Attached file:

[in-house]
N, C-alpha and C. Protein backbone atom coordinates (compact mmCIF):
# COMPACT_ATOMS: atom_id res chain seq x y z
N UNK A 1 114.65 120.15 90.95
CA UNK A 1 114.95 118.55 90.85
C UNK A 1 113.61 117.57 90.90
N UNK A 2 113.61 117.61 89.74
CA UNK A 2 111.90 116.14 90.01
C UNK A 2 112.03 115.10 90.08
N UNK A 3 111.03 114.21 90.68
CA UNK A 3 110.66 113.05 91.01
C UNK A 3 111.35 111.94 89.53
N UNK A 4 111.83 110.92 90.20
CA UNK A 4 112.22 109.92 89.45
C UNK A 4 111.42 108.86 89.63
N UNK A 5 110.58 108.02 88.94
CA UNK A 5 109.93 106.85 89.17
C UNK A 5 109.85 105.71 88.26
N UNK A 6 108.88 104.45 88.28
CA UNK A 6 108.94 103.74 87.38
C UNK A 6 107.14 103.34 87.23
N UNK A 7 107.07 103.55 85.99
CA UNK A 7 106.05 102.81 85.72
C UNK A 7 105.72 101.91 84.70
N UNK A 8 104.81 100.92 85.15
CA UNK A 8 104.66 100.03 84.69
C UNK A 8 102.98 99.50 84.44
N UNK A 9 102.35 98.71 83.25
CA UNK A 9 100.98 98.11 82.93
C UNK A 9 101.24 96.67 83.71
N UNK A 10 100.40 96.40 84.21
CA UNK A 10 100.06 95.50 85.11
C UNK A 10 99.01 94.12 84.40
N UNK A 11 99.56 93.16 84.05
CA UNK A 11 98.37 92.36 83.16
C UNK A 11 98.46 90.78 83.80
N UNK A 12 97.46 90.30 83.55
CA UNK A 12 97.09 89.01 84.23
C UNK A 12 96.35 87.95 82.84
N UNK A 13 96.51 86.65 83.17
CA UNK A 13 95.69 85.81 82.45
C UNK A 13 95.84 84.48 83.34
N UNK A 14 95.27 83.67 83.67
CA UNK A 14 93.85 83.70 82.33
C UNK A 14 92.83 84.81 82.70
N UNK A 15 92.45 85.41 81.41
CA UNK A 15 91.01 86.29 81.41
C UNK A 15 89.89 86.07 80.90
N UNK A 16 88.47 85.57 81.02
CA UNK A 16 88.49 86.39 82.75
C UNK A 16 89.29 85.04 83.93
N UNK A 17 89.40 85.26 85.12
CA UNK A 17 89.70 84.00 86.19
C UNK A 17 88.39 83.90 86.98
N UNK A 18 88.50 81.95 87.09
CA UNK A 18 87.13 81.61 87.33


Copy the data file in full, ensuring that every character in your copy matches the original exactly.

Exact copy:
[in-house]
N, C-alpha and C. Protein backbone atom coordinates (compact mmCIF):
# COMPACT_ATOMS: atom_id res chain seq x y z
N UNK A 1 114.65 120.15 90.95
CA UNK A 1 114.95 118.55 90.85
C UNK A 1 113.61 117.57 90.90
N UNK A 2 113.61 117.61 89.74
CA UNK A 2 111.90 116.14 90.01
C UNK A 2 112.03 115.10 90.08
N UNK A 3 111.03 114.21 90.68
CA UNK A 3 110.66 113.05 91.01
C UNK A 3 111.35 111.94 89.53
N UNK A 4 111.83 110.92 90.20
CA UNK A 4 112.22 109.92 89.45
C UNK A 4 111.42 108.86 89.63
N UNK A 5 110.58 108.02 88.94
CA UNK A 5 109.93 106.85 89.17
C UNK A 5 109.85 105.71 88.26
N UNK A 6 108.88 104.45 88.28
CA UNK A 6 108.94 103.74 87.38
C UNK A 6 107.14 103.34 87.23
N UNK A 7 107.07 103.55 85.99
CA UNK A 7 106.05 102.81 85.72
C UNK A 7 105.72 101.91 84.70
N UNK A 8 104.81 100.92 85.15
CA UNK A 8 104.66 100.03 84.69
C UNK A 8 102.98 99.50 84.44
N UNK A 9 102.35 98.71 83.25
CA UNK A 9 100.98 98.11 82.93
C UNK A 9 101.24 96.67 83.71
N UNK A 10 100.40 96.40 84.21
CA UNK A 10 100.06 95.50 85.11
C UNK A 10 99.01 94.12 84.40
N UNK A 11 99.56 93.16 84.05
CA UNK A 11 98.37 92.36 83.16
C UNK A 11 98.46 90.78 83.80
N UNK A 12 97.46 90.30 83.55
CA UNK A 12 97.09 89.01 84.23
C UNK A 12 96.35 87.95 82.84
N UNK A 13 96.51 86.65 83.17
CA UNK A 13 95.69 85.81 82.45
C UNK A 13 95.84 84.48 83.34
N UNK A 14 95.27 83.67 83.67
CA UNK A 14 93.85 83.70 82.33
C UNK A 14 92.83 84.81 82.70
N UNK A 15 92.45 85.41 81.41
CA UNK A 15 91.01 86.29 81.41
C UNK A 15 89.89 86.07 80.90
N UNK A 16 88.47 85.57 81.02
CA UNK A 16 88.49 86.39 82.75
C UNK A 16 89.29 85.04 83.93
N UNK A 17 89.40 85.26 85.12
CA UNK A 17 89.70 84.00 86.19
C UNK A 17 88.39 83.90 86.98
N UNK A 18 88.50 81.95 87.09
CA UNK A 18 87.13 81.61 87.33